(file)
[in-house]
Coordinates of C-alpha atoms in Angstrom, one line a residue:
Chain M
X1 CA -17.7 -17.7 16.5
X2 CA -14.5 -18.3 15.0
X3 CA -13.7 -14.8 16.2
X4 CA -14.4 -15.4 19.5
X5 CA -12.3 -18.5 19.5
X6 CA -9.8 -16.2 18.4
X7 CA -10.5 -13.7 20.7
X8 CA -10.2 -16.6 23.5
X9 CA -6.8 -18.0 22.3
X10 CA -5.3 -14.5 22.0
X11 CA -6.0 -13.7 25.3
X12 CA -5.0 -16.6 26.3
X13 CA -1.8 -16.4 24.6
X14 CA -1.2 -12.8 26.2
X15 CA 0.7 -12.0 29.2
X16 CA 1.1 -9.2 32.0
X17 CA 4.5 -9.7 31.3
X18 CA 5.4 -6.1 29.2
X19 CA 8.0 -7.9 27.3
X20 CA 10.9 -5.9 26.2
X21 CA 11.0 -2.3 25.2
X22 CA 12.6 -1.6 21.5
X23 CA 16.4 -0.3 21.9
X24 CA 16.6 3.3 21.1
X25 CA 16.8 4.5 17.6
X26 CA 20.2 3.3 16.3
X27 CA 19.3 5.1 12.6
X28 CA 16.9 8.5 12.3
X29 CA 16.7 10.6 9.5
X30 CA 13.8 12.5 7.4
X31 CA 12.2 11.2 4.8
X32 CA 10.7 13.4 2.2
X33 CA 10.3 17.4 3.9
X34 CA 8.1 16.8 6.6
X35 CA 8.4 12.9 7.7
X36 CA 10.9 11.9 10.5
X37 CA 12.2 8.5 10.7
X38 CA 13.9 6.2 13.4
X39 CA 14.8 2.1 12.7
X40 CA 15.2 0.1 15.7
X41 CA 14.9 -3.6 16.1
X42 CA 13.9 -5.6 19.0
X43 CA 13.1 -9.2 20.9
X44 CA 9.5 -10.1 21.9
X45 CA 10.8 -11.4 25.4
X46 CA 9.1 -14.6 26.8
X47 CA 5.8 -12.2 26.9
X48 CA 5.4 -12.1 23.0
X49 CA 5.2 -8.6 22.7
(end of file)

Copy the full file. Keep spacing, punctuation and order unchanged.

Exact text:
[in-house]
Coordinates of C-alpha atoms in Angstrom, one line a residue:
Chain M
X1 CA -17.7 -17.7 16.5
X2 CA -14.5 -18.3 15.0
X3 CA -13.7 -14.8 16.2
X4 CA -14.4 -15.4 19.5
X5 CA -12.3 -18.5 19.5
X6 CA -9.8 -16.2 18.4
X7 CA -10.5 -13.7 20.7
X8 CA -10.2 -16.6 23.5
X9 CA -6.8 -18.0 22.3
X10 CA -5.3 -14.5 22.0
X11 CA -6.0 -13.7 25.3
X12 CA -5.0 -16.6 26.3
X13 CA -1.8 -16.4 24.6
X14 CA -1.2 -12.8 26.2
X15 CA 0.7 -12.0 29.2
X16 CA 1.1 -9.2 32.0
X17 CA 4.5 -9.7 31.3
X18 CA 5.4 -6.1 29.2
X19 CA 8.0 -7.9 27.3
X20 CA 10.9 -5.9 26.2
X21 CA 11.0 -2.3 25.2
X22 CA 12.6 -1.6 21.5
X23 CA 16.4 -0.3 21.9
X24 CA 16.6 3.3 21.1
X25 CA 16.8 4.5 17.6
X26 CA 20.2 3.3 16.3
X27 CA 19.3 5.1 12.6
X28 CA 16.9 8.5 12.3
X29 CA 16.7 10.6 9.5
X30 CA 13.8 12.5 7.4
X31 CA 12.2 11.2 4.8
X32 CA 10.7 13.4 2.2
X33 CA 10.3 17.4 3.9
X34 CA 8.1 16.8 6.6
X35 CA 8.4 12.9 7.7
X36 CA 10.9 11.9 10.5
X37 CA 12.2 8.5 10.7
X38 CA 13.9 6.2 13.4
X39 CA 14.8 2.1 12.7
X40 CA 15.2 0.1 15.7
X41 CA 14.9 -3.6 16.1
X42 CA 13.9 -5.6 19.0
X43 CA 13.1 -9.2 20.9
X44 CA 9.5 -10.1 21.9
X45 CA 10.8 -11.4 25.4
X46 CA 9.1 -14.6 26.8
X47 CA 5.8 -12.2 26.9
X48 CA 5.4 -12.1 23.0
X49 CA 5.2 -8.6 22.7